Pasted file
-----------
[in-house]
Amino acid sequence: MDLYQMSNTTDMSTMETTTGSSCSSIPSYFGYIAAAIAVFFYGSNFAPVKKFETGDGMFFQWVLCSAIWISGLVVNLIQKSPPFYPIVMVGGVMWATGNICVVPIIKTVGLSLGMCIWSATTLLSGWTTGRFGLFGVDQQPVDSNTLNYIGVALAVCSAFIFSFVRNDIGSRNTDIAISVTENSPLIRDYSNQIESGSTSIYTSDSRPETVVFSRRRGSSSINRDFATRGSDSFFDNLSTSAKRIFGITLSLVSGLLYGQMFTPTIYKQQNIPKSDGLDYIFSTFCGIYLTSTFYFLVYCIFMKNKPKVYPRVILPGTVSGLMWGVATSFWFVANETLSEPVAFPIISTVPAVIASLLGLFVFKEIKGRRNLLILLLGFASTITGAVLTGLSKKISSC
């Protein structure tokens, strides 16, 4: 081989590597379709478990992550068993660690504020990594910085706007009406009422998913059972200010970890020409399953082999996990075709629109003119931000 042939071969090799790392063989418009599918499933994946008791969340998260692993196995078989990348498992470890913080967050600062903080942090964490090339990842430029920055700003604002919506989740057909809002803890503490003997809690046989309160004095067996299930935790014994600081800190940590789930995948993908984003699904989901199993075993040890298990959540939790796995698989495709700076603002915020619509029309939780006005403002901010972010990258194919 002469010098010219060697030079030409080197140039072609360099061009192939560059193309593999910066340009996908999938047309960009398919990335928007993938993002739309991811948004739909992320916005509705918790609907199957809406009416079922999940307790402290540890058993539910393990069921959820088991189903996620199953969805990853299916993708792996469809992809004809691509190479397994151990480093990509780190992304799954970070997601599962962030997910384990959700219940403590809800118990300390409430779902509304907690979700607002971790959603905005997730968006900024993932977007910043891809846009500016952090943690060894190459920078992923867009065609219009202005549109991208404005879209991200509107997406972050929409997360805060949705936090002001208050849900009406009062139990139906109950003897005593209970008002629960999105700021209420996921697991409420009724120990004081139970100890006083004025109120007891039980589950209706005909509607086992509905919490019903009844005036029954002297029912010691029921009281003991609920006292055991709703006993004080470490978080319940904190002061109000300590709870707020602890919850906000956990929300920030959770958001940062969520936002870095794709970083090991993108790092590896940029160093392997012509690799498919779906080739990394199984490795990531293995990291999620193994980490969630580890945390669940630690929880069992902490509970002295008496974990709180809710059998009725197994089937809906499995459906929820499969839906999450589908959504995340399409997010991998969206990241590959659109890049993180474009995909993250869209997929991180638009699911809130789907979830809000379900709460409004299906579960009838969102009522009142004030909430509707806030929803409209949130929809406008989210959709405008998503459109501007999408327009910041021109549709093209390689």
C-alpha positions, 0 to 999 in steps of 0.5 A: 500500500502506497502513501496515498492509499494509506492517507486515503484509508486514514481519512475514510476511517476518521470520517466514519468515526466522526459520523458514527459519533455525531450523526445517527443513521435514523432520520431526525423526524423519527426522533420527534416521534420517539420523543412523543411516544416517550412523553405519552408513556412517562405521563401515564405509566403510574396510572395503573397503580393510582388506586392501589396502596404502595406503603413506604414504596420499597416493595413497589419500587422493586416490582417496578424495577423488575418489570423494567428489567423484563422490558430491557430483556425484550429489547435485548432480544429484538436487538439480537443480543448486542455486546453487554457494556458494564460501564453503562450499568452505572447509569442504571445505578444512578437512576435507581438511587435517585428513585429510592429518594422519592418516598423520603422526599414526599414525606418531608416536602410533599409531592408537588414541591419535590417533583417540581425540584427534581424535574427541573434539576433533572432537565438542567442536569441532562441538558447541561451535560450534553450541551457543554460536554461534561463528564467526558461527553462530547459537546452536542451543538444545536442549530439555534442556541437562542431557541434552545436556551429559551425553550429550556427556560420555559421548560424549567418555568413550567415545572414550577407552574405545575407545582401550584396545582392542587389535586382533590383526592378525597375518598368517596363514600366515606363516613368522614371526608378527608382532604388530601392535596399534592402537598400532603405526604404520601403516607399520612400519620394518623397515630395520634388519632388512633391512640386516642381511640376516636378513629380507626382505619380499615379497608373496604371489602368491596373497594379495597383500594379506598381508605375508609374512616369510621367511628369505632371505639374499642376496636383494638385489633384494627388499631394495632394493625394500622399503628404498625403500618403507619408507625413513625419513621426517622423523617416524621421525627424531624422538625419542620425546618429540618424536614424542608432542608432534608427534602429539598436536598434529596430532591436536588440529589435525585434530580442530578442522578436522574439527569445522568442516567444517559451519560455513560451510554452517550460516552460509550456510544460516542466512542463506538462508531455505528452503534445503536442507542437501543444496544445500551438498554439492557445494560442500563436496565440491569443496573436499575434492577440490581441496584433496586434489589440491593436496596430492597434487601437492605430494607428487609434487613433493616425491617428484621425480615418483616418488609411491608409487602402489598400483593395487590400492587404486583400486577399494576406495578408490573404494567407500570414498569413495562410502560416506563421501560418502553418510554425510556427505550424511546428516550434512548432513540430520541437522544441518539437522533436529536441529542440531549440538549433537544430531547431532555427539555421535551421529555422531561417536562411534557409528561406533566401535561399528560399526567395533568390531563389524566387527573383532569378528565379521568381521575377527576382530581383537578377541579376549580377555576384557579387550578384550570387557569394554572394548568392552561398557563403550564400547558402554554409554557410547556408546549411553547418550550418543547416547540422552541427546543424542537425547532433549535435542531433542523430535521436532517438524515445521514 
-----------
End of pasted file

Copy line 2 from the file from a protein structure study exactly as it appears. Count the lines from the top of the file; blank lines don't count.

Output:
Amino acid sequence: MDLYQMSNTTDMSTMETTTGSSCSSIPSYFGYIAAAIAVFFYGSNFAPVKKFETGDGMFFQWVLCSAIWISGLVVNLIQKSPPFYPIVMVGGVMWATGNICVVPIIKTVGLSLGMCIWSATTLLSGWTTGRFGLFGVDQQPVDSNTLNYIGVALAVCSAFIFSFVRNDIGSRNTDIAISVTENSPLIRDYSNQIESGSTSIYTSDSRPETVVFSRRRGSSSINRDFATRGSDSFFDNLSTSAKRIFGITLSLVSGLLYGQMFTPTIYKQQNIPKSDGLDYIFSTFCGIYLTSTFYFLVYCIFMKNKPKVYPRVILPGTVSGLMWGVATSFWFVANETLSEPVAFPIISTVPAVIASLLGLFVFKEIKGRRNLLILLLGFASTITGAVLTGLSKKISSC